Noel Gallagher calls Lewis Capaldi “Chewbacca” and says Scotland is “like a third world country”
Noel Gallagher is not content with losing his little online feud with Scottish singer Lewis Capaldi and has stepped up his game.
Capaldi recently took the opportunity to escalate his running joke with Gallagher with a fantastic entrance at Glastonbury Festival 2019, a move which stemmed from when former Oasis man Gallagher was quoted as saying “who’s this Capaldi fella?” during an interview as both artists competed in the charts.
In response, Capaldi laughed off the interview in typical fashion: “Camaaan! Fuckin’ Caman! That’s me, I’ve peaked, slagged aff by Noel Gallagher. It’s me. What a day. What a fuckin’ day,” he said.
Capaldi added, jokingly: “Number one single? Who gives a fuck. Number one album? Who gives a fuck. I just got slagged off by Noel Gallagher. Dreams are coming true. It’s Father’s Day and I’m being slagged aff by a man who’s old enough to be my da. And I’ve never been more happy. Happy Father’s Day Noel.”
After donning a t-shirt with Gallagher’s face on it during his performance at Glastonbury, many considered the running battle to have come to an end. Gallagher though, not one to be undone, has responded: “Fucking Chewbacca should enjoy his 15 minutes. The greatest day of his life that I slagged him off or called him an idiot,” he said in a new interview with Variety.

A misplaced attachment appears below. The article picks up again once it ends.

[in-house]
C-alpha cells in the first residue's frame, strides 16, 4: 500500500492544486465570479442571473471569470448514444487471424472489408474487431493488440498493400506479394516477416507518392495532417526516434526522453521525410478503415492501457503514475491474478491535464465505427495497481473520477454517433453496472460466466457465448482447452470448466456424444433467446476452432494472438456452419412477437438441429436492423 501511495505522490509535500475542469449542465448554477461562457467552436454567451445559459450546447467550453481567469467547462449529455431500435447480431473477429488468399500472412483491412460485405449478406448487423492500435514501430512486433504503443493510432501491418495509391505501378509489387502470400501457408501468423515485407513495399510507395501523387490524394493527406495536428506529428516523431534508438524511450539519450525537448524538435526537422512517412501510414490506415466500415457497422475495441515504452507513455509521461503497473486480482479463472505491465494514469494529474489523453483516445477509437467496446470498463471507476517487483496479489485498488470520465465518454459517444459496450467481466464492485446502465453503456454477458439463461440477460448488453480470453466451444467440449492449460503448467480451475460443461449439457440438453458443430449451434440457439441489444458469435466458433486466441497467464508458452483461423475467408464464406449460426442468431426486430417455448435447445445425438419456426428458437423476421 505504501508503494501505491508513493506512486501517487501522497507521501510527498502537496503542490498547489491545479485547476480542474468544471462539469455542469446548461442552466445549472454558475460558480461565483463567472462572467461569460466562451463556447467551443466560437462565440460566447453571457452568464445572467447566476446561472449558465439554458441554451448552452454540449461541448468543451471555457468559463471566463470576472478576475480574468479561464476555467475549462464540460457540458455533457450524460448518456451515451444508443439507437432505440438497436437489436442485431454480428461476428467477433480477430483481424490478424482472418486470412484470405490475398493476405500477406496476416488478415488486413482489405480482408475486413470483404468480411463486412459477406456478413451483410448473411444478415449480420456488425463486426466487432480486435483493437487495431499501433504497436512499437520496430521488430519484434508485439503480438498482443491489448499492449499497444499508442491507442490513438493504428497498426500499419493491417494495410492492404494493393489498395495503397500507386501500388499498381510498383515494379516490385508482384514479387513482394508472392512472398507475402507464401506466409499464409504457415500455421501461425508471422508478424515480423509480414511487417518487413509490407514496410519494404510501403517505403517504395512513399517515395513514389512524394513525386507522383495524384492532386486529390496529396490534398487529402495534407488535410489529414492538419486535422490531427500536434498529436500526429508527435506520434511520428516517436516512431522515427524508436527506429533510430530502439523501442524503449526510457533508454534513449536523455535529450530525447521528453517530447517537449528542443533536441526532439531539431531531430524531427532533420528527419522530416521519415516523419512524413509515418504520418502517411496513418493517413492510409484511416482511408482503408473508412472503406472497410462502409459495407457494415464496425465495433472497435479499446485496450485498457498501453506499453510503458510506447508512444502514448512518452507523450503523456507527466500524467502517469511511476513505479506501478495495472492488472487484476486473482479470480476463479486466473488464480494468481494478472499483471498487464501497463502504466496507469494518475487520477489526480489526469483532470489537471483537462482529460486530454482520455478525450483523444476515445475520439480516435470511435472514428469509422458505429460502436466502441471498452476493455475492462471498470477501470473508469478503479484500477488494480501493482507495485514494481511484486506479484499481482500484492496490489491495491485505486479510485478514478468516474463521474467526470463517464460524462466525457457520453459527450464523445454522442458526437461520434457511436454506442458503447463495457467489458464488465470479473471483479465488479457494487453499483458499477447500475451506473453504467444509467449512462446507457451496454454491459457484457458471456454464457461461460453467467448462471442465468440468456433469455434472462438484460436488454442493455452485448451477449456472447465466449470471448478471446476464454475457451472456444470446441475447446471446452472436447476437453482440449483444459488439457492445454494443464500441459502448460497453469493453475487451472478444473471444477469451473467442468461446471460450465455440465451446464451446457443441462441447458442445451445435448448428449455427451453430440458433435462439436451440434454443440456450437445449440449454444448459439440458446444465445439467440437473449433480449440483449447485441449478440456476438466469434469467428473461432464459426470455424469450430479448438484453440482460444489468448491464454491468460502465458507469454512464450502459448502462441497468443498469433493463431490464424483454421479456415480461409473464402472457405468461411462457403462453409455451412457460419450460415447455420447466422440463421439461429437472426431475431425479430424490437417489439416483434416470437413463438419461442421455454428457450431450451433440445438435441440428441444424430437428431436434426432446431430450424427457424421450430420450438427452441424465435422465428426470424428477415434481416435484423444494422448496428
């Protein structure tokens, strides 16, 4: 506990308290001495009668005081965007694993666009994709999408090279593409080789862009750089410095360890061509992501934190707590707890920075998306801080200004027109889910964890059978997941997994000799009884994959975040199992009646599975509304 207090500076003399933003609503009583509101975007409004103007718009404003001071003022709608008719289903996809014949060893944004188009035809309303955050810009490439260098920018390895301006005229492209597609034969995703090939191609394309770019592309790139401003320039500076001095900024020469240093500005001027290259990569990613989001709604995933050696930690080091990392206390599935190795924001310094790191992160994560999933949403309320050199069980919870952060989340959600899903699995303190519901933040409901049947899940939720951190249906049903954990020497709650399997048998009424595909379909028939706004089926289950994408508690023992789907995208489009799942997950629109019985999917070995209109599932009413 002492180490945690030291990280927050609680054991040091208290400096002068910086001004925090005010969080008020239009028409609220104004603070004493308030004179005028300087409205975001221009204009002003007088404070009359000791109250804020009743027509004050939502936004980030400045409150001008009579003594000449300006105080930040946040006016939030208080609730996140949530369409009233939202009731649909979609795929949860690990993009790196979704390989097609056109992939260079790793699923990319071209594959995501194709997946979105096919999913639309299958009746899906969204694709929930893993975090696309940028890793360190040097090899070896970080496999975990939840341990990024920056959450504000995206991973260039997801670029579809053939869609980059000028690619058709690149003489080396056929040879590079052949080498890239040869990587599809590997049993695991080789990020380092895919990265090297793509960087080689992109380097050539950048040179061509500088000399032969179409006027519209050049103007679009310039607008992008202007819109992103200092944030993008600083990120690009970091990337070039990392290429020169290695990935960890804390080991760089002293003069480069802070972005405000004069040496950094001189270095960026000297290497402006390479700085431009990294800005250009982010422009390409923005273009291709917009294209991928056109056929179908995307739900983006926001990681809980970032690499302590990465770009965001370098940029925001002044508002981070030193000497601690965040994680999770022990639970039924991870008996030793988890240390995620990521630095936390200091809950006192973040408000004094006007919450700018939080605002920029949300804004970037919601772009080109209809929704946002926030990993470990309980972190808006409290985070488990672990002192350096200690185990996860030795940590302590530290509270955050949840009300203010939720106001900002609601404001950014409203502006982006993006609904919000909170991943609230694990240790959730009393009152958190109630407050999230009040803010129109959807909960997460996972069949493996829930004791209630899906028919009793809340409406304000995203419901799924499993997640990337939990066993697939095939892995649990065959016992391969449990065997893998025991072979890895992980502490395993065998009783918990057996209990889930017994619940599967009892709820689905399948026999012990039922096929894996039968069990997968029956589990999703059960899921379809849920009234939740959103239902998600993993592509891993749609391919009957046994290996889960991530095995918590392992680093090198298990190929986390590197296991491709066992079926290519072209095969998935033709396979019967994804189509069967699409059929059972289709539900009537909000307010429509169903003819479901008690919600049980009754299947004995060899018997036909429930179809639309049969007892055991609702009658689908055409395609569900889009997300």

Gallagher then changed his approach in the war of words against Capaldi, a proud Scotsman, by saying: “It’s the greatest day of his fucking life so far. He’s just thinking, ‘Wow!’ Well, I know you’re Scottish and all that, but fucking hell! It is like a third world country, but for fuck‘s sake, man, you must have had a better day than this. Surely!”
Taking a more generalist approach, the former Oasis guitarist changed the topic of conversation to today’s youth, seemingly offering a valid take and describing them as “culturally lost”, albeit it his own no-nonsense approach. He said: “So, I don’t know. The youth of today: fucking moronic c—s, if you ask me. I meet young people, and they’re so culturally lost at the moment.
“All they can do, young people, is take pictures of each other. Because there’s nothing else. You know, when a band walks out on stage, they might as well be at a photo shoot. Nobody lives in the moment. Everybody’s sharing everything with everybody.”